What is obesity?

Obesity is currently considered the most serious public health problem of the 21st century.

Obesity is a medical condition characterised by an excessive accumulation of body fat which can lead to negative health effects with a consequent reduction in life expectancy.

The world obesity map

world obesity map

How is obesity measured?

body mass index calculation
The World Health Association defines obesity using the Body Mass Index (BMI), a biometric figure which compares weight and height: those with a BMI of over 30 kg/m² are considered obese, while those with a BMI of between 25 and 30 kg/m² are considered overweight.

Patients with psoriasis are often overweight compared to the general population and are frequently obese. It is important for those with psoriasis to keep their body weight under control, because it can interfere with systemic treatment and reduce its efficacy.

The combination of weight loss, a balanced diet and physical exercise can contribute to reducing both relapses and the severity of the illness.

A history of psoriasis and diet

world war trench

A study examined the effect of extreme dietary restrictions on psoriasis, such as those experienced during the First World War. During wartime, despite the obvious conditions of psychological stress, those with psoriasis and forced to adopt a limited diet showed an initial improvement in clinical symptoms, with a return of skin lesions after recommencing their previous diet.


Why is obesity a risk factor for psoriasis?

fat and slim girl

Numerous epidemiological studies have suggested that the clinical course of psoriasis may be influenced by a high BMI and obesity, as also suggested by their shared genetic aetiology.

Psoriasis and obesity share a number of pathogenic cytokines contained in visceral fat, including TNF-alpha, which as well as being elevated in psoriasis patches, play an important role in the pathogenesis of psoriasis.

TNF-alpha is also a marker of inflammation, and various anti TNF-alpha drugs are today used to treat moderate to severe psoriasis.

Various components of metabolic syndrome(which is not a single disease but a group of risk factors which increase the likelihood of developing cerebrovascular and cardiovascular diseases and diabetes) have been identified in psoriasis patients:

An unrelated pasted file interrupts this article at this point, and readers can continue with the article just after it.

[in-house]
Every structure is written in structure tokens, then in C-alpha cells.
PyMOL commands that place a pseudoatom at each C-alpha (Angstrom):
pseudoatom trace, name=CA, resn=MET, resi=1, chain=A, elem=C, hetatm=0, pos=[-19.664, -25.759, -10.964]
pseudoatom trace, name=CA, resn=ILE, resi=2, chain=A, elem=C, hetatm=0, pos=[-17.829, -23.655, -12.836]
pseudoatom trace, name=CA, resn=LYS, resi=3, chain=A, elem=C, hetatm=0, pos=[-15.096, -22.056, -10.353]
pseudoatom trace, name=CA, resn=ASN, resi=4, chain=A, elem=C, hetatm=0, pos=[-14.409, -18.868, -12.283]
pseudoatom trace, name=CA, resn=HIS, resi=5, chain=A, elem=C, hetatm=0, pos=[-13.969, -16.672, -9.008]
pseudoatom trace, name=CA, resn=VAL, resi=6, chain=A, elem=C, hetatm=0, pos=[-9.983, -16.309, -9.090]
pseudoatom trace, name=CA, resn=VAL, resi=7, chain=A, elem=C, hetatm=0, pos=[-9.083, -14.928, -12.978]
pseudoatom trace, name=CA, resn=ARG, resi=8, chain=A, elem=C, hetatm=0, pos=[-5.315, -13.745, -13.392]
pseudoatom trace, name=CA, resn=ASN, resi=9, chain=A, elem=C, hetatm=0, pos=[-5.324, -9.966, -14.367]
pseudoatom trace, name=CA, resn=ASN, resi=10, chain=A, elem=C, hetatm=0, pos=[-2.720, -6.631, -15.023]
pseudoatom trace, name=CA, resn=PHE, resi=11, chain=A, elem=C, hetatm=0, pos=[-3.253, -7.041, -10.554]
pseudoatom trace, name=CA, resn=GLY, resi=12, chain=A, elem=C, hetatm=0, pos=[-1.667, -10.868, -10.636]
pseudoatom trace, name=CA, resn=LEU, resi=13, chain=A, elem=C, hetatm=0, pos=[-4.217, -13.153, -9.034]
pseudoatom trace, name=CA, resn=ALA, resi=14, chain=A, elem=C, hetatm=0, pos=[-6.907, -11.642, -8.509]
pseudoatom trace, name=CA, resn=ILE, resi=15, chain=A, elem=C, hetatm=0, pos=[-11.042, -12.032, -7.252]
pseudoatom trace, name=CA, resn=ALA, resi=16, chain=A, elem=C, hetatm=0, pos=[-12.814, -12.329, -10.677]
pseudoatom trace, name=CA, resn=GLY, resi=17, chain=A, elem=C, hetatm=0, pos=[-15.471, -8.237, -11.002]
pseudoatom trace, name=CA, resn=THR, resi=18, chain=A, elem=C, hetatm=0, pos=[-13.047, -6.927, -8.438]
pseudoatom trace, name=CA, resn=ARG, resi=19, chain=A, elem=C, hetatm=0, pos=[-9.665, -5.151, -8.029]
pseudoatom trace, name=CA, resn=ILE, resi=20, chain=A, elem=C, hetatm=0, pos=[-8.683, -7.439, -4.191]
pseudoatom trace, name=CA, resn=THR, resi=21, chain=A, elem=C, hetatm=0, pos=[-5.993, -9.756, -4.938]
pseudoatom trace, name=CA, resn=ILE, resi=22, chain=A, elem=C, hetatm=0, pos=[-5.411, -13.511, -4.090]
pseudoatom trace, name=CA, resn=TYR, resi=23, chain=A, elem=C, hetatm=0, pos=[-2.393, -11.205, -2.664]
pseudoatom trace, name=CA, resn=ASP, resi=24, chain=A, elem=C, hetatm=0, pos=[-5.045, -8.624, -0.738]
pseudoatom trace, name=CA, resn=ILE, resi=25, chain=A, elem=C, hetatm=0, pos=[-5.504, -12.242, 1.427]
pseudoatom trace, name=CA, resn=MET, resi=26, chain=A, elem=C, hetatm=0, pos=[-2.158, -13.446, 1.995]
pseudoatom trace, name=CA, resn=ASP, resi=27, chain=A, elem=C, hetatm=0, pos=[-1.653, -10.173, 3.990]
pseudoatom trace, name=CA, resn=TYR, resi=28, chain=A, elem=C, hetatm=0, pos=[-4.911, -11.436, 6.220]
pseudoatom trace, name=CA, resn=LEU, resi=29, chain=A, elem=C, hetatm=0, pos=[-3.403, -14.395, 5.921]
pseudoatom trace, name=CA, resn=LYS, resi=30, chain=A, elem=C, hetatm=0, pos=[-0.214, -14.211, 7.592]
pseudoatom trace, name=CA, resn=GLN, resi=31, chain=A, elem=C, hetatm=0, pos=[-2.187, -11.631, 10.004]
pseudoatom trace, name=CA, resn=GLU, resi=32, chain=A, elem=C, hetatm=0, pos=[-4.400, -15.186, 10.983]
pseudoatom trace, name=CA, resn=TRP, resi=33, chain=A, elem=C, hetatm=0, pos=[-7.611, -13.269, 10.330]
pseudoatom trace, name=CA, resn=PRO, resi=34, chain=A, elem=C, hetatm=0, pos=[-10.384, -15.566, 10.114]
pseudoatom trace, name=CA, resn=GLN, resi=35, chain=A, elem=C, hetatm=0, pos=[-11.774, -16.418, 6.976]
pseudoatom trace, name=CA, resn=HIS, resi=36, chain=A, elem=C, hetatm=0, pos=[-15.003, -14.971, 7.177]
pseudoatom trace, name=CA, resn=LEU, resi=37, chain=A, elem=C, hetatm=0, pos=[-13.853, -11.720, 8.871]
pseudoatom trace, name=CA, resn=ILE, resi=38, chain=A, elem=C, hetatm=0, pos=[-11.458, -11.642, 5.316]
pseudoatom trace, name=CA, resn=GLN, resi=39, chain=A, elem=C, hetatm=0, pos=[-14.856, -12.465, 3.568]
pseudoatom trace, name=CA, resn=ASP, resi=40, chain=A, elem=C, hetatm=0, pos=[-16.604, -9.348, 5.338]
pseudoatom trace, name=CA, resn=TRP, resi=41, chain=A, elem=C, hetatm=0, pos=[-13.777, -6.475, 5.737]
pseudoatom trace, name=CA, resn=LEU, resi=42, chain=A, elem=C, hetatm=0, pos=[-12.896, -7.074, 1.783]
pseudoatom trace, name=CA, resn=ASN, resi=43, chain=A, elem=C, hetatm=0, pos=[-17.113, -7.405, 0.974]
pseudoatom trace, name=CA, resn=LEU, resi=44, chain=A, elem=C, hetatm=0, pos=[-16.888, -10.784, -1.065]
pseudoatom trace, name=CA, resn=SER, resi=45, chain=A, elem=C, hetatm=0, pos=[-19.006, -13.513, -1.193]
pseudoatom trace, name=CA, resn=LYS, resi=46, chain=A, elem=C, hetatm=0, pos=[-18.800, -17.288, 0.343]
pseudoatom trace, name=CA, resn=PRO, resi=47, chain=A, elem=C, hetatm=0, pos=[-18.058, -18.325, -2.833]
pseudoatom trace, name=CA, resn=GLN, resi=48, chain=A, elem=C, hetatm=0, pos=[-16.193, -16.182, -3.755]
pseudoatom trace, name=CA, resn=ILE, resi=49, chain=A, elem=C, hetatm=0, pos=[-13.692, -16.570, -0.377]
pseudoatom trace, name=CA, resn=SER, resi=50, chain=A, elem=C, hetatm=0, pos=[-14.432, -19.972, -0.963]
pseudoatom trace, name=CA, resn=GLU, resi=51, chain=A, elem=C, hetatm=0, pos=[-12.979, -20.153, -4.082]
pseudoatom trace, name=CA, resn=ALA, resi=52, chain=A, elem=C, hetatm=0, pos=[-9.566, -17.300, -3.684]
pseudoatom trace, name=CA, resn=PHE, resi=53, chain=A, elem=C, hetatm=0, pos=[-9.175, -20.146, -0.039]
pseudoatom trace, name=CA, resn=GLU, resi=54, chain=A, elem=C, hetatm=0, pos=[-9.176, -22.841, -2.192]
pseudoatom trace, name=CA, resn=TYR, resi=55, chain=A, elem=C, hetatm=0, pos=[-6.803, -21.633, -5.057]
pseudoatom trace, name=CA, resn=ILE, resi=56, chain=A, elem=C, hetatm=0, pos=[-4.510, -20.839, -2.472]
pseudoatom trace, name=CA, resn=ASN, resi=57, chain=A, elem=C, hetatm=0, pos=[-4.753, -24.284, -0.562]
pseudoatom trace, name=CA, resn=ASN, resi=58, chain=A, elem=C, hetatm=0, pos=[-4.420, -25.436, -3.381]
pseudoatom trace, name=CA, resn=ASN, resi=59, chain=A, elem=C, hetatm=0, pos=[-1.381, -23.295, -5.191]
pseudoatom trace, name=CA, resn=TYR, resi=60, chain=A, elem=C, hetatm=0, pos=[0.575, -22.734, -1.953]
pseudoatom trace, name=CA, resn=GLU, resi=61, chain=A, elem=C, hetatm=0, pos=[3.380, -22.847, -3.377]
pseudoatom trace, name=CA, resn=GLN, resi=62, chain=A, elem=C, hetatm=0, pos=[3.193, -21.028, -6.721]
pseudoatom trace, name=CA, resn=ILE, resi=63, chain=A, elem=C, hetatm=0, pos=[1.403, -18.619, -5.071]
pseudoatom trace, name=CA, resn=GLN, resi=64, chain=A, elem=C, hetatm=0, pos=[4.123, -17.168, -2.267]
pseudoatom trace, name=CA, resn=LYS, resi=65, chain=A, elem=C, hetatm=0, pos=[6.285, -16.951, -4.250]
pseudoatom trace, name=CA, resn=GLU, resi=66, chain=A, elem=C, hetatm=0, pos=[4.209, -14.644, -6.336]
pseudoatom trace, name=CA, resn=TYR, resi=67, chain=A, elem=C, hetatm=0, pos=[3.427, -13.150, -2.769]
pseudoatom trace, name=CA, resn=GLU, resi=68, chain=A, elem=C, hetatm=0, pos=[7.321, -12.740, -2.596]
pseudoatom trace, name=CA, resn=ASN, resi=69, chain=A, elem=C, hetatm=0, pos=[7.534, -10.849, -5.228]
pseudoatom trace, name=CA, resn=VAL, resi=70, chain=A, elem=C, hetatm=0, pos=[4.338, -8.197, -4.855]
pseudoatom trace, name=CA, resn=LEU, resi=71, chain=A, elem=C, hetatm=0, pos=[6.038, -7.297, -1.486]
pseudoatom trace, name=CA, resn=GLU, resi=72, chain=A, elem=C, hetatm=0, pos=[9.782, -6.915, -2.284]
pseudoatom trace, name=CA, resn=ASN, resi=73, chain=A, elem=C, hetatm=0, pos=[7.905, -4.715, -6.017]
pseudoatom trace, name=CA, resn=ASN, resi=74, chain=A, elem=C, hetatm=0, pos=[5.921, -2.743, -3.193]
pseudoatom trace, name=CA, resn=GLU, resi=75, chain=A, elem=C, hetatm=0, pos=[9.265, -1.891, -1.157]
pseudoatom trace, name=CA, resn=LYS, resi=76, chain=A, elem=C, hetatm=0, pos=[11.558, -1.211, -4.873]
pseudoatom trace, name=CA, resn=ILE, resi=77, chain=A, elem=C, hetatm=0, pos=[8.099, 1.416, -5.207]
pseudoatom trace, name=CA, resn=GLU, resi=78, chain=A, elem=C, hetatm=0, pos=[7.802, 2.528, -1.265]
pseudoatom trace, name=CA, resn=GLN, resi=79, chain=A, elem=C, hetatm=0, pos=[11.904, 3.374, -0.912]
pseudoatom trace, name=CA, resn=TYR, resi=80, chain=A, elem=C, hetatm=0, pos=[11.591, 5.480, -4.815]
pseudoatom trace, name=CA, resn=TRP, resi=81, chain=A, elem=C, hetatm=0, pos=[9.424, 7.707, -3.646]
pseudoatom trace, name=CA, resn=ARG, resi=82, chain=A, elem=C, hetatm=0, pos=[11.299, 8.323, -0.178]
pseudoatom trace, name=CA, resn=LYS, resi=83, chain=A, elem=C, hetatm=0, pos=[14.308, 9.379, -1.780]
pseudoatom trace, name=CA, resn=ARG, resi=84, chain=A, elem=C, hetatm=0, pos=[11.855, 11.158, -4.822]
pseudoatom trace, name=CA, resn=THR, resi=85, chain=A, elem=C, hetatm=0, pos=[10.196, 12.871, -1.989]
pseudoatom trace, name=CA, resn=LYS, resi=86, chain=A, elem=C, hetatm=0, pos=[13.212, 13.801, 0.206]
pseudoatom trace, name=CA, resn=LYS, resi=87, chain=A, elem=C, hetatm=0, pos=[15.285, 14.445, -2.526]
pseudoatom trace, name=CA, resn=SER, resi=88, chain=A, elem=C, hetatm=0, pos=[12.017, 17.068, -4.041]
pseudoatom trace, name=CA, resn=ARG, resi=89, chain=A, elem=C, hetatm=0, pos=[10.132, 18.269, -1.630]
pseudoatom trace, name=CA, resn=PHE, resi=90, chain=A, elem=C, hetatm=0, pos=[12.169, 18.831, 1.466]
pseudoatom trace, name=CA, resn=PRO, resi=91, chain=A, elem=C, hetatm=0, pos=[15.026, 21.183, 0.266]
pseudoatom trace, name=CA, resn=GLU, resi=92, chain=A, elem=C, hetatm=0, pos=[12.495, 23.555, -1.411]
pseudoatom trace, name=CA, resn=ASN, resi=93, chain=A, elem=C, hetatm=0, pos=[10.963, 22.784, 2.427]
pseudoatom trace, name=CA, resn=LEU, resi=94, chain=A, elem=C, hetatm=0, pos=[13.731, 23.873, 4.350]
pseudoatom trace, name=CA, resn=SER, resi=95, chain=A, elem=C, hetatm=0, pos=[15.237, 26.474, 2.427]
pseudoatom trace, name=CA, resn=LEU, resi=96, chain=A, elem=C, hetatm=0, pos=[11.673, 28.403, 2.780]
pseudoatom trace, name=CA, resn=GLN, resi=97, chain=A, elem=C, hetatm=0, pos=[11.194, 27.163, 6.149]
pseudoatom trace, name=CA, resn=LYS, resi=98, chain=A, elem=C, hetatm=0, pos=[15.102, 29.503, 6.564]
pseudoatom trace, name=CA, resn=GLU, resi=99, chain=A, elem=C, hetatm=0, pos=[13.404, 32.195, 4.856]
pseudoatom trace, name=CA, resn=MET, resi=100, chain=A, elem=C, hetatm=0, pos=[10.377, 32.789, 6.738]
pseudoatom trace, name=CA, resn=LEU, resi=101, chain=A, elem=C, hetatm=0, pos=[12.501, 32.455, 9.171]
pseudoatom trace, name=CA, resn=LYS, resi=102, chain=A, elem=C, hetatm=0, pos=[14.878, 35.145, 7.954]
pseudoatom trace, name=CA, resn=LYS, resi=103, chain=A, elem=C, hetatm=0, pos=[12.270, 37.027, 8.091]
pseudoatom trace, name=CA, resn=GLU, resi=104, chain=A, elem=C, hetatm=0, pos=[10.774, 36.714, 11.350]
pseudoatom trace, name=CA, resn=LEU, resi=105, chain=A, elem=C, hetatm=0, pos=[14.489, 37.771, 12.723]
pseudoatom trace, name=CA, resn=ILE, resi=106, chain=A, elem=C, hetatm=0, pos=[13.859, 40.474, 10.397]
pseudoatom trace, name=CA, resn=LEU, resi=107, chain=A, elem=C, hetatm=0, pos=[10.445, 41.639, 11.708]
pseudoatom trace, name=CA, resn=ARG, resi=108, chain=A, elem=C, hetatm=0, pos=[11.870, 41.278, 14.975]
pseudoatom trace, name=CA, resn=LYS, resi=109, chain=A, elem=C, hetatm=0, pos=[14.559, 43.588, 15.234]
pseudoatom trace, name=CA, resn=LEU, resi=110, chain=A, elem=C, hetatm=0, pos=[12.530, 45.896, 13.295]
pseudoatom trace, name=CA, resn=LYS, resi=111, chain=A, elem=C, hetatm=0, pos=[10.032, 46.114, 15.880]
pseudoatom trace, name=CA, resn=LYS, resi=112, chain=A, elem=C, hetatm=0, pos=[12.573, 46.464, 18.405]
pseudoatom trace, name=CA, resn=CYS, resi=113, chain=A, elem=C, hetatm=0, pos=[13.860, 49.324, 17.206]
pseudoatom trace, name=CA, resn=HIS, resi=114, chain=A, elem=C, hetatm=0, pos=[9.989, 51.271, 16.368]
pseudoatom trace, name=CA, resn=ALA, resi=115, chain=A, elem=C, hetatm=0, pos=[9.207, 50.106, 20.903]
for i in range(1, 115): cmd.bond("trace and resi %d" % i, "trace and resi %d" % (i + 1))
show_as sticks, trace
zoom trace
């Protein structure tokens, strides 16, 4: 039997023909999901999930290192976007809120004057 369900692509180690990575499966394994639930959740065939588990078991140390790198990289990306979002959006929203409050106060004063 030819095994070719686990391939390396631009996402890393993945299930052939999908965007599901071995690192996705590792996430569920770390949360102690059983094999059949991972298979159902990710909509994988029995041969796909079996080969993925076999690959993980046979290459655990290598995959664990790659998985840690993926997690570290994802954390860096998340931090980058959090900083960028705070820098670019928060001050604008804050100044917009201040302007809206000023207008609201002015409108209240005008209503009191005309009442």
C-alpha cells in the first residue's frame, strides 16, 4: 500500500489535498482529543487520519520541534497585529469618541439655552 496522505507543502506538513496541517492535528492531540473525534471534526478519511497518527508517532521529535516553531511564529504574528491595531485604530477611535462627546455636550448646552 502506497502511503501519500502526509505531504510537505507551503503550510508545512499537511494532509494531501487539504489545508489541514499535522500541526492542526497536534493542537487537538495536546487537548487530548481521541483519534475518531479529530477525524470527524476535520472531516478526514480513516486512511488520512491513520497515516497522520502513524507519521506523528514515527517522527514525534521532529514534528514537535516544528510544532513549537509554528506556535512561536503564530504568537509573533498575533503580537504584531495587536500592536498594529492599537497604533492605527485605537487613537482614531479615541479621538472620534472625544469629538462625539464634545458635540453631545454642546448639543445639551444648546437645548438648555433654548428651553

• an excess of body fat, especially in the abdominal area, known as visceral fat, leading to an increase in – weight/height ratio (BMI index)
  • high levels of cholesterol and triglycerides in the blood
  • high blood pressure (> 140/90)
  • low levels of HDL cholesterol (“good” cholesterol)
  • insulin resistance, with consequent hyperglycaemia
  • hyperuricaemia

causes of metabolic syndrome
A review of the scientific literature has recently been published (Journal of American Academy of Dermatology) showing the clear link between metabolic syndrome and severe psoriasis.

Psoriasis does not only affect the skin, but is a “systemic” illness, which affects the whole body, and which is often associated with numerous other health problems.


fat twinsA Danish study, conducted on over 33 thousand twins and published in the scientific journal Jama Dermatology, demonstrates the link between psoriasis, diabetes, obesity and BMI. The Danish researchers analysed over 33,000 pairs of twins(aged between 20 and 71), 4.2% of whom suffered from psoriasis. After taking the subjects’ BMI into consideration, the researchers concluded that those with psoriasis were often overweight, particularly evident in the 720 pairs of twins in which one of the two siblings had psoriasis: those with patches on their skin was more often the twin who was overweight.

Another study conducted in 2014 by the Psoriasis Emilia Romagna Study Group involved 303 obese and overweight patients treated for 20 weeks with a diet plan and physical exercise.
The main outcome assessed by the research was a reduction in PASI score (indicating the severity and extension of the psoriasis), therefore a reduction in the extension of the area of psoriasis (of between 25 and 45%), as well as a reduction in the severity of the plaques, and above all a considerable increase in the efficacy of treatment.

The long-term impact of diet on psoriasis remains to be explored.


  • Even minimal reductions in body weight can lead to significant improvements in response to treatment
  • Reduction of treatment switches
  • Reduction of costs
  • Reduction of cardiovascular and metabolic syndrome risk factors